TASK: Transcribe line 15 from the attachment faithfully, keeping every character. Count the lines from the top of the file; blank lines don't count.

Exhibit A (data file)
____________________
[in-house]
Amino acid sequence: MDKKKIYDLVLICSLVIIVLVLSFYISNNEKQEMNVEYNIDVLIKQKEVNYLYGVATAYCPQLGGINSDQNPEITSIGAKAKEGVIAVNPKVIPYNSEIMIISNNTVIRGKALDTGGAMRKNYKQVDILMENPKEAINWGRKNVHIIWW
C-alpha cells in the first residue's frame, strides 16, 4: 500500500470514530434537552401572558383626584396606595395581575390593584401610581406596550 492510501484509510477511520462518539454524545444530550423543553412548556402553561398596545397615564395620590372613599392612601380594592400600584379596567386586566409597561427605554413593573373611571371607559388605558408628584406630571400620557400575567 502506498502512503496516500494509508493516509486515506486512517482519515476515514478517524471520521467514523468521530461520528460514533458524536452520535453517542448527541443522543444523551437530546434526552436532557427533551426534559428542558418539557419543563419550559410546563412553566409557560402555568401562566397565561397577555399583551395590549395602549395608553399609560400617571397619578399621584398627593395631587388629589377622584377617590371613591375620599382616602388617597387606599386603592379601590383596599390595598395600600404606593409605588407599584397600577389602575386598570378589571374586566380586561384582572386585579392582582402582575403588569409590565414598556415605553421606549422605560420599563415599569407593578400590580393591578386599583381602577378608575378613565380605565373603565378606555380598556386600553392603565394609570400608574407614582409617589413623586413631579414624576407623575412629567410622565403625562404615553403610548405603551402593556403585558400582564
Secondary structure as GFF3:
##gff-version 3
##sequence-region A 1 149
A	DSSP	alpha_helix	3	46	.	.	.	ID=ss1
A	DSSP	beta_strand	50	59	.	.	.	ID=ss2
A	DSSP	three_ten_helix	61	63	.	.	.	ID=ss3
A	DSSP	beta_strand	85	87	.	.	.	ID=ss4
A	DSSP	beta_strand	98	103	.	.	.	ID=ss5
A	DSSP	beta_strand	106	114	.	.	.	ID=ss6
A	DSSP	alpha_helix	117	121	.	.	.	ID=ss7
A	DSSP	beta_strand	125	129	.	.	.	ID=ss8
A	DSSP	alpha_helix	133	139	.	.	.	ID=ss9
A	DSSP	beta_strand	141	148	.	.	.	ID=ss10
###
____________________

A	DSSP	alpha_helix	133	139	.	.	.	ID=ss9